2 people found this helpful

Sort by:
Filter by:
  • Overall
    3 out of 5 stars
  • Performance
    2 out of 5 stars
  • Story
    3 out of 5 stars
Profile Image for Leni
  • Leni
  • 12-05-20

Interesting and different, but with flaws.

The Raven Tower starts off very strongly, with the first six hours being fun and interesting to follow as we learn more of the world and its inhabitants (god and mortal alike). The second half begins to falter however, feeling a bit messy and without any real direction. The ending is a bit lackluster with no payoff due to little emotional investment. I suspect it was meant as a twist, perhaps, but I just feel indifferent.

The Good Bits:
- I liked the way it was written (one character being addressed by the other)
- The writing is neat, can't quite put my finger on it. Keeps things interesting and fresh... to begin with, at least!
- The setting and world is fascinating!
- The narrator's african voiced are really nice, and I wish there was more who got that treatment.

The Questionable Bits:
- The narrator is hit or miss for me, with a 20 / 80 rate. The Stone God has a good voice, as does... whatever her name was with the african voice. Those were fitting. I find the protagonists voice grating (If I have to hear another anguished "MY LORD!" again I'll go nuts), and I found her redneck accent out of place, while the scandinavian accent was really really annoying. She fails to convey the masculine characters with conviction, but then again I didn't expect her to suddenly go deep and growly so it gets a pass.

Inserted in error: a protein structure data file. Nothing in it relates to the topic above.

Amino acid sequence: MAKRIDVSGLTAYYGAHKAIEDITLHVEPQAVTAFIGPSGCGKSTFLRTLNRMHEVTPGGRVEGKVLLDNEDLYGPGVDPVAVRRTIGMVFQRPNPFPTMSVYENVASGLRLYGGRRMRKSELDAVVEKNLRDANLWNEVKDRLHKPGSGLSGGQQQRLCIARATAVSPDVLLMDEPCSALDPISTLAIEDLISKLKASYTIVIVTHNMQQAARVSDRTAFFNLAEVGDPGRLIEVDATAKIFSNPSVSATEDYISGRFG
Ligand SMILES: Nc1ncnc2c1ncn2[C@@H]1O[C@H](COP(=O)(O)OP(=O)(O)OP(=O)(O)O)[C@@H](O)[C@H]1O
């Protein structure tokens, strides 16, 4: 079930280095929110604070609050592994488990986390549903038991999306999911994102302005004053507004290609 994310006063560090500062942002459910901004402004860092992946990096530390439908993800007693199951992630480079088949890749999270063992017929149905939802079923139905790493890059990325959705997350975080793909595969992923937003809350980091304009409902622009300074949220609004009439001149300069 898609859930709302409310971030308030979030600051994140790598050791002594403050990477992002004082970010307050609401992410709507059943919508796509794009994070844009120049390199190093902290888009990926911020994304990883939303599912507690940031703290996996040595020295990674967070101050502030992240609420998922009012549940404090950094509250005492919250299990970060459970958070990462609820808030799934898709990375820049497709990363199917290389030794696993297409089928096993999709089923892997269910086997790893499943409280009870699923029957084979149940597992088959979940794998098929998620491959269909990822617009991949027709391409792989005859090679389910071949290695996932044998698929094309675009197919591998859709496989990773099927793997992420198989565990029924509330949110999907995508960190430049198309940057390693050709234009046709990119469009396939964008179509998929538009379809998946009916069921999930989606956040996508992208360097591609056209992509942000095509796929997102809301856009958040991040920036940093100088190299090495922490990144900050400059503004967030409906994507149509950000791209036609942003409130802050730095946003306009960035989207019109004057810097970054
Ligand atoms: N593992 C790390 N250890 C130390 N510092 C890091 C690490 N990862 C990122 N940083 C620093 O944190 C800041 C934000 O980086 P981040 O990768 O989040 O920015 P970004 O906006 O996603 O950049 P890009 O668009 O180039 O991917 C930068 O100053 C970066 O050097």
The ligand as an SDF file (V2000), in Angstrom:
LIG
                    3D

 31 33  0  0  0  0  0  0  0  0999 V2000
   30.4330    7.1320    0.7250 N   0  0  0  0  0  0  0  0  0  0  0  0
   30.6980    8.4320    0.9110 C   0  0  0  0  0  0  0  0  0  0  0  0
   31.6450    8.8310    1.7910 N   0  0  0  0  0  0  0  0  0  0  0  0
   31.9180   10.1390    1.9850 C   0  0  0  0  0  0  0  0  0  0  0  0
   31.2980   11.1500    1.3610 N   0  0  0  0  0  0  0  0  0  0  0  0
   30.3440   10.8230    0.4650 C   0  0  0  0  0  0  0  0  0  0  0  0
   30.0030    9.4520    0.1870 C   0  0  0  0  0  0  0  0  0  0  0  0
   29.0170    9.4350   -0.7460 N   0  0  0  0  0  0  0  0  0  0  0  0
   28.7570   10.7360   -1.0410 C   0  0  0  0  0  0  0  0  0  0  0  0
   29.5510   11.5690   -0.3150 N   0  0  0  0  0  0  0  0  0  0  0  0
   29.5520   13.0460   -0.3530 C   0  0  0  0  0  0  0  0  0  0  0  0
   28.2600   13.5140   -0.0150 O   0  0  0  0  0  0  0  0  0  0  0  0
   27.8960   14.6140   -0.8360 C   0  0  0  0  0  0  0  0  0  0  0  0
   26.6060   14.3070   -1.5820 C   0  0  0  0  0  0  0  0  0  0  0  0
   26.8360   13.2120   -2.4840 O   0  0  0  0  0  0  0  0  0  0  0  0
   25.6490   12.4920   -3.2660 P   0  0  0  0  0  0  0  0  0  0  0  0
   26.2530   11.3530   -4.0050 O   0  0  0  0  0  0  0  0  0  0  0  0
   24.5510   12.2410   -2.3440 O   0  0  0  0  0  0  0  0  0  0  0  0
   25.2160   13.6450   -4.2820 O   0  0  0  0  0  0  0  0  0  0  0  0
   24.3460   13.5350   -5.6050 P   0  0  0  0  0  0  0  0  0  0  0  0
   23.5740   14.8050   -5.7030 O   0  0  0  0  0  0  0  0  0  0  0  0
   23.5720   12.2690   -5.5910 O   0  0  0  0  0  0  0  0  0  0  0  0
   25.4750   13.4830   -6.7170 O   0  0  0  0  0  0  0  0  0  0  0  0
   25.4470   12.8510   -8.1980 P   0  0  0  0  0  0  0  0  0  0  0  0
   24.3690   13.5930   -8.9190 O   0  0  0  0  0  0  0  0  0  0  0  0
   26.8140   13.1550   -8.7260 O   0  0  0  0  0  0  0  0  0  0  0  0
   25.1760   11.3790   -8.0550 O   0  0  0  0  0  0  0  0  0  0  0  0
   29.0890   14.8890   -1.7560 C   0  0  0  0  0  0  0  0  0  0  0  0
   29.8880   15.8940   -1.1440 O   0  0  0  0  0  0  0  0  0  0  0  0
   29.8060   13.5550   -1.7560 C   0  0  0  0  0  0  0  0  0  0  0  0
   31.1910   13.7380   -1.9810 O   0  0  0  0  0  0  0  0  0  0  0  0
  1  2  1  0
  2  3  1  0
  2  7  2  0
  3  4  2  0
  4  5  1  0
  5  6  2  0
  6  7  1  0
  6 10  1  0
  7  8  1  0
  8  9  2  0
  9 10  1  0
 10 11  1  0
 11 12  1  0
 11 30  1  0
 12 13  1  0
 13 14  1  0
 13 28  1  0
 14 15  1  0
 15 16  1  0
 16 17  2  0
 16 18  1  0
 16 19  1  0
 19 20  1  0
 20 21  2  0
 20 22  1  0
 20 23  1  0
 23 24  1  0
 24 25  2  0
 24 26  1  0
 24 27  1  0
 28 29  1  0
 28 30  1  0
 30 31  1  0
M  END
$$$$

- The Stone God's journey is interesting to follow. Surprisingly, I cared very little for the plot around the throne and all the spectacle there. The characters felt thin, not very fleshed out, and Mauat (?) was just overall fairly unlikeable, while Eiolo (?) was just... there, I guess? She got a surprising amount of respect for being seen as a servant/page, and was seldom challenged in any meaningful way.
- The story kind of... goes nowhere for a while. Or I should say, it begs bogged down. Or maybe it's quick? It's hard to tell- events do happen, but at that point I don't really care about the outcomes of the characters very much so it just passes in a blur. The ending comes, and it's kind of abrupt, and it's a bit ominous/dark, but I don't really feel much from it. Just goes "Uh-huh?" and then it ends abruptly.

Final thoughts:

I'd still recommend this book because I enjoy Leckies writing ,and it's a solid, relatively easy read. It had some fun ideas and concepts (such as Gods having to be careful about what they say, lest they make it TRUE, or die trying). The performance, however, leaves a lot to be desired and I think the tone of the work would work a lot better if the reader themselves got to imagine the voices.

Solid 3/5, nothing amazing but it ain't half bad actually. Just wish the characters were a bit... more, and I'd kick it up to a 4/5 for sure.